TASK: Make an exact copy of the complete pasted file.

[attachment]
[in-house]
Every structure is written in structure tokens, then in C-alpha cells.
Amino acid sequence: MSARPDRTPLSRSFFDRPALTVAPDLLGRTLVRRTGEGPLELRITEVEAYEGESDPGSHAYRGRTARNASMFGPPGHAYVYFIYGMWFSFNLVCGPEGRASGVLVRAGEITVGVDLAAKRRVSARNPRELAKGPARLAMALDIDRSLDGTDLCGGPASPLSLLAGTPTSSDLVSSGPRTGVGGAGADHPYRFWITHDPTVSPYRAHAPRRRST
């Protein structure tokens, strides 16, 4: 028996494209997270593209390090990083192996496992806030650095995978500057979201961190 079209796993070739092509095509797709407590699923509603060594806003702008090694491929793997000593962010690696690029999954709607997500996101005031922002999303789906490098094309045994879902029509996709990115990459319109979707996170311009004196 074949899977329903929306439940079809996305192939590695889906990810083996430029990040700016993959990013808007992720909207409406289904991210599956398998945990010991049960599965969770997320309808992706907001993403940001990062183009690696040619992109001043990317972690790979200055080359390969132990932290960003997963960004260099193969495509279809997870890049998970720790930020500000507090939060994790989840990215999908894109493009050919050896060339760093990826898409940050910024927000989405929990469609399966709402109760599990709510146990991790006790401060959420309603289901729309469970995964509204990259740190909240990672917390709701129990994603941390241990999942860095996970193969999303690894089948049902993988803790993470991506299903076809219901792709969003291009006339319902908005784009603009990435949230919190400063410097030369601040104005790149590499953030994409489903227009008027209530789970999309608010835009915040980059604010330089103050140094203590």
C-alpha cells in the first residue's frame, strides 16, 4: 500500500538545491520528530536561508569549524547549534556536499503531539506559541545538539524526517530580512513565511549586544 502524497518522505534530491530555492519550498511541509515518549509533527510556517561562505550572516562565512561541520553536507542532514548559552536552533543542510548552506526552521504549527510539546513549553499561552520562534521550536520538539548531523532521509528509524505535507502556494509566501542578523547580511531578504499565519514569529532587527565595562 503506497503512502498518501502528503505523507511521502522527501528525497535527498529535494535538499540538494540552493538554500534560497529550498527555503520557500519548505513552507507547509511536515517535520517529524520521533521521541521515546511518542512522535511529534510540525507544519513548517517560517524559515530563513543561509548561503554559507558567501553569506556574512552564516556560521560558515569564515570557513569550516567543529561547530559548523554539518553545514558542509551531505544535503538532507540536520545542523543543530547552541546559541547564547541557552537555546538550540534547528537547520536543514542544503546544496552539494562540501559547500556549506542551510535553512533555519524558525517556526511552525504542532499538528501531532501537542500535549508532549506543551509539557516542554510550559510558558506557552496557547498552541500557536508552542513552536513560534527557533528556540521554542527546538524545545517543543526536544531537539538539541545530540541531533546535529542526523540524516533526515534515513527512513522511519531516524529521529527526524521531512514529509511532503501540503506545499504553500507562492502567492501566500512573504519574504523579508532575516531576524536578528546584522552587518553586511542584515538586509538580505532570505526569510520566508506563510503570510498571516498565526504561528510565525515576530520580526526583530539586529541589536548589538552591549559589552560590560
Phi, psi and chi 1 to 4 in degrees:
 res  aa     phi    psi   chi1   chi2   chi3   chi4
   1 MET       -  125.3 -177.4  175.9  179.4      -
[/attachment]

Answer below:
[in-house]
Every structure is written in structure tokens, then in C-alpha cells.
Amino acid sequence: MSARPDRTPLSRSFFDRPALTVAPDLLGRTLVRRTGEGPLELRITEVEAYEGESDPGSHAYRGRTARNASMFGPPGHAYVYFIYGMWFSFNLVCGPEGRASGVLVRAGEITVGVDLAAKRRVSARNPRELAKGPARLAMALDIDRSLDGTDLCGGPASPLSLLAGTPTSSDLVSSGPRTGVGGAGADHPYRFWITHDPTVSPYRAHAPRRRST
């Protein structure tokens, strides 16, 4: 028996494209997270593209390090990083192996496992806030650095995978500057979201961190 079209796993070739092509095509797709407590699923509603060594806003702008090694491929793997000593962010690696690029999954709607997500996101005031922002999303789906490098094309045994879902029509996709990115990459319109979707996170311009004196 074949899977329903929306439940079809996305192939590695889906990810083996430029990040700016993959990013808007992720909207409406289904991210599956398998945990010991049960599965969770997320309808992706907001993403940001990062183009690696040619992109001043990317972690790979200055080359390969132990932290960003997963960004260099193969495509279809997870890049998970720790930020500000507090939060994790989840990215999908894109493009050919050896060339760093990826898409940050910024927000989405929990469609399966709402109760599990709510146990991790006790401060959420309603289901729309469970995964509204990259740190909240990672917390709701129990994603941390241990999942860095996970193969999303690894089948049902993988803790993470991506299903076809219901792709969003291009006339319902908005784009603009990435949230919190400063410097030369601040104005790149590499953030994409489903227009008027209530789970999309608010835009915040980059604010330089103050140094203590």
C-alpha cells in the first residue's frame, strides 16, 4: 500500500538545491520528530536561508569549524547549534556536499503531539506559541545538539524526517530580512513565511549586544 502524497518522505534530491530555492519550498511541509515518549509533527510556517561562505550572516562565512561541520553536507542532514548559552536552533543542510548552506526552521504549527510539546513549553499561552520562534521550536520538539548531523532521509528509524505535507502556494509566501542578523547580511531578504499565519514569529532587527565595562 503506497503512502498518501502528503505523507511521502522527501528525497535527498529535494535538499540538494540552493538554500534560497529550498527555503520557500519548505513552507507547509511536515517535520517529524520521533521521541521515546511518542512522535511529534510540525507544519513548517517560517524559515530563513543561509548561503554559507558567501553569506556574512552564516556560521560558515569564515570557513569550516567543529561547530559548523554539518553545514558542509551531505544535503538532507540536520545542523543543530547552541546559541547564547541557552537555546538550540534547528537547520536543514542544503546544496552539494562540501559547500556549506542551510535553512533555519524558525517556526511552525504542532499538528501531532501537542500535549508532549506543551509539557516542554510550559510558558506557552496557547498552541500557536508552542513552536513560534527557533528556540521554542527546538524545545517543543526536544531537539538539541545530540541531533546535529542526523540524516533526515534515513527512513522511519531516524529521529527526524521531512514529509511532503501540503506545499504553500507562492502567492501566500512573504519574504523579508532575516531576524536578528546584522552587518553586511542584515538586509538580505532570505526569510520566508506563510503570510498571516498565526504561528510565525515576530520580526526583530539586529541589536548589538552591549559589552560590560
Phi, psi and chi 1 to 4 in degrees:
 res  aa     phi    psi   chi1   chi2   chi3   chi4
   1 MET       -  125.3 -177.4  175.9  179.4      -